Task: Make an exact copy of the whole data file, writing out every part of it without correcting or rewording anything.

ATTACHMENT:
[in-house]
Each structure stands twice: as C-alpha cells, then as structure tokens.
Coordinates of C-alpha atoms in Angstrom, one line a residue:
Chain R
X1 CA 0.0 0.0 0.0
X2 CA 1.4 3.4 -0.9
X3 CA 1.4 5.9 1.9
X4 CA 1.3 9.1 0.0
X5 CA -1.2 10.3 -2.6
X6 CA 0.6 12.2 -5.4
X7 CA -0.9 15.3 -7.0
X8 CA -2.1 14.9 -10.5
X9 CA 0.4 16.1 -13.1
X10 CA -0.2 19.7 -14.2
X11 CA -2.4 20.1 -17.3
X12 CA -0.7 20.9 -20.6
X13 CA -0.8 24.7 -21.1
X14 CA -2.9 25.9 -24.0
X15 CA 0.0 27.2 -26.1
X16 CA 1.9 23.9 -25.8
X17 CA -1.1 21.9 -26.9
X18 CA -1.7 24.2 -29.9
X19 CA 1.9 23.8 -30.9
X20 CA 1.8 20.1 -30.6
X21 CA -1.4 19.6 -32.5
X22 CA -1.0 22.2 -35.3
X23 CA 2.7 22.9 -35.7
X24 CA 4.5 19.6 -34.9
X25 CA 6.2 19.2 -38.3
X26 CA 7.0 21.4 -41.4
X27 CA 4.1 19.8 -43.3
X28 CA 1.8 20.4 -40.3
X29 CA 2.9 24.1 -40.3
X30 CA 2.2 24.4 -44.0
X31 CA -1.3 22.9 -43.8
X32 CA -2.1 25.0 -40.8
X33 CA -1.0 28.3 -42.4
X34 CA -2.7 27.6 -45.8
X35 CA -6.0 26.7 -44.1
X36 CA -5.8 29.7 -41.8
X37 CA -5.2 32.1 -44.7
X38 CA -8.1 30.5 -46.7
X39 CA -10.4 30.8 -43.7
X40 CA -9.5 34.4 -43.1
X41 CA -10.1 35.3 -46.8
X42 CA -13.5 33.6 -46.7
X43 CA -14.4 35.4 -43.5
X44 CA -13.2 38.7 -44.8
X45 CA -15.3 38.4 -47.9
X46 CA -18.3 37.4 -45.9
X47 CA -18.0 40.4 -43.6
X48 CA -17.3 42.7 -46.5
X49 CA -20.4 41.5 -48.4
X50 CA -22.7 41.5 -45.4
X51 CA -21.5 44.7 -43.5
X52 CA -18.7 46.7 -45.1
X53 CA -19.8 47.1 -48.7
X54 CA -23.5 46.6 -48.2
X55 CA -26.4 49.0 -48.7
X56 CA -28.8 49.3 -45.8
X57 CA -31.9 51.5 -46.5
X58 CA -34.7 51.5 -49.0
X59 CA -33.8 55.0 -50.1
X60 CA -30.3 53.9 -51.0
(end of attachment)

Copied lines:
[in-house]
Each structure stands twice: as C-alpha cells, then as structure tokens.
Coordinates of C-alpha atoms in Angstrom, one line a residue:
Chain R
X1 CA 0.0 0.0 0.0
X2 CA 1.4 3.4 -0.9
X3 CA 1.4 5.9 1.9
X4 CA 1.3 9.1 0.0
X5 CA -1.2 10.3 -2.6
X6 CA 0.6 12.2 -5.4
X7 CA -0.9 15.3 -7.0
X8 CA -2.1 14.9 -10.5
X9 CA 0.4 16.1 -13.1
X10 CA -0.2 19.7 -14.2
X11 CA -2.4 20.1 -17.3
X12 CA -0.7 20.9 -20.6
X13 CA -0.8 24.7 -21.1
X14 CA -2.9 25.9 -24.0
X15 CA 0.0 27.2 -26.1
X16 CA 1.9 23.9 -25.8
X17 CA -1.1 21.9 -26.9
X18 CA -1.7 24.2 -29.9
X19 CA 1.9 23.8 -30.9
X20 CA 1.8 20.1 -30.6
X21 CA -1.4 19.6 -32.5
X22 CA -1.0 22.2 -35.3
X23 CA 2.7 22.9 -35.7
X24 CA 4.5 19.6 -34.9
X25 CA 6.2 19.2 -38.3
X26 CA 7.0 21.4 -41.4
X27 CA 4.1 19.8 -43.3
X28 CA 1.8 20.4 -40.3
X29 CA 2.9 24.1 -40.3
X30 CA 2.2 24.4 -44.0
X31 CA -1.3 22.9 -43.8
X32 CA -2.1 25.0 -40.8
X33 CA -1.0 28.3 -42.4
X34 CA -2.7 27.6 -45.8
X35 CA -6.0 26.7 -44.1
X36 CA -5.8 29.7 -41.8
X37 CA -5.2 32.1 -44.7
X38 CA -8.1 30.5 -46.7
X39 CA -10.4 30.8 -43.7
X40 CA -9.5 34.4 -43.1
X41 CA -10.1 35.3 -46.8
X42 CA -13.5 33.6 -46.7
X43 CA -14.4 35.4 -43.5
X44 CA -13.2 38.7 -44.8
X45 CA -15.3 38.4 -47.9
X46 CA -18.3 37.4 -45.9
X47 CA -18.0 40.4 -43.6
X48 CA -17.3 42.7 -46.5
X49 CA -20.4 41.5 -48.4
X50 CA -22.7 41.5 -45.4
X51 CA -21.5 44.7 -43.5
X52 CA -18.7 46.7 -45.1
X53 CA -19.8 47.1 -48.7
X54 CA -23.5 46.6 -48.2
X55 CA -26.4 49.0 -48.7
X56 CA -28.8 49.3 -45.8
X57 CA -31.9 51.5 -46.5
X58 CA -34.7 51.5 -49.0
X59 CA -33.8 55.0 -50.1
X60 CA -30.3 53.9 -51.0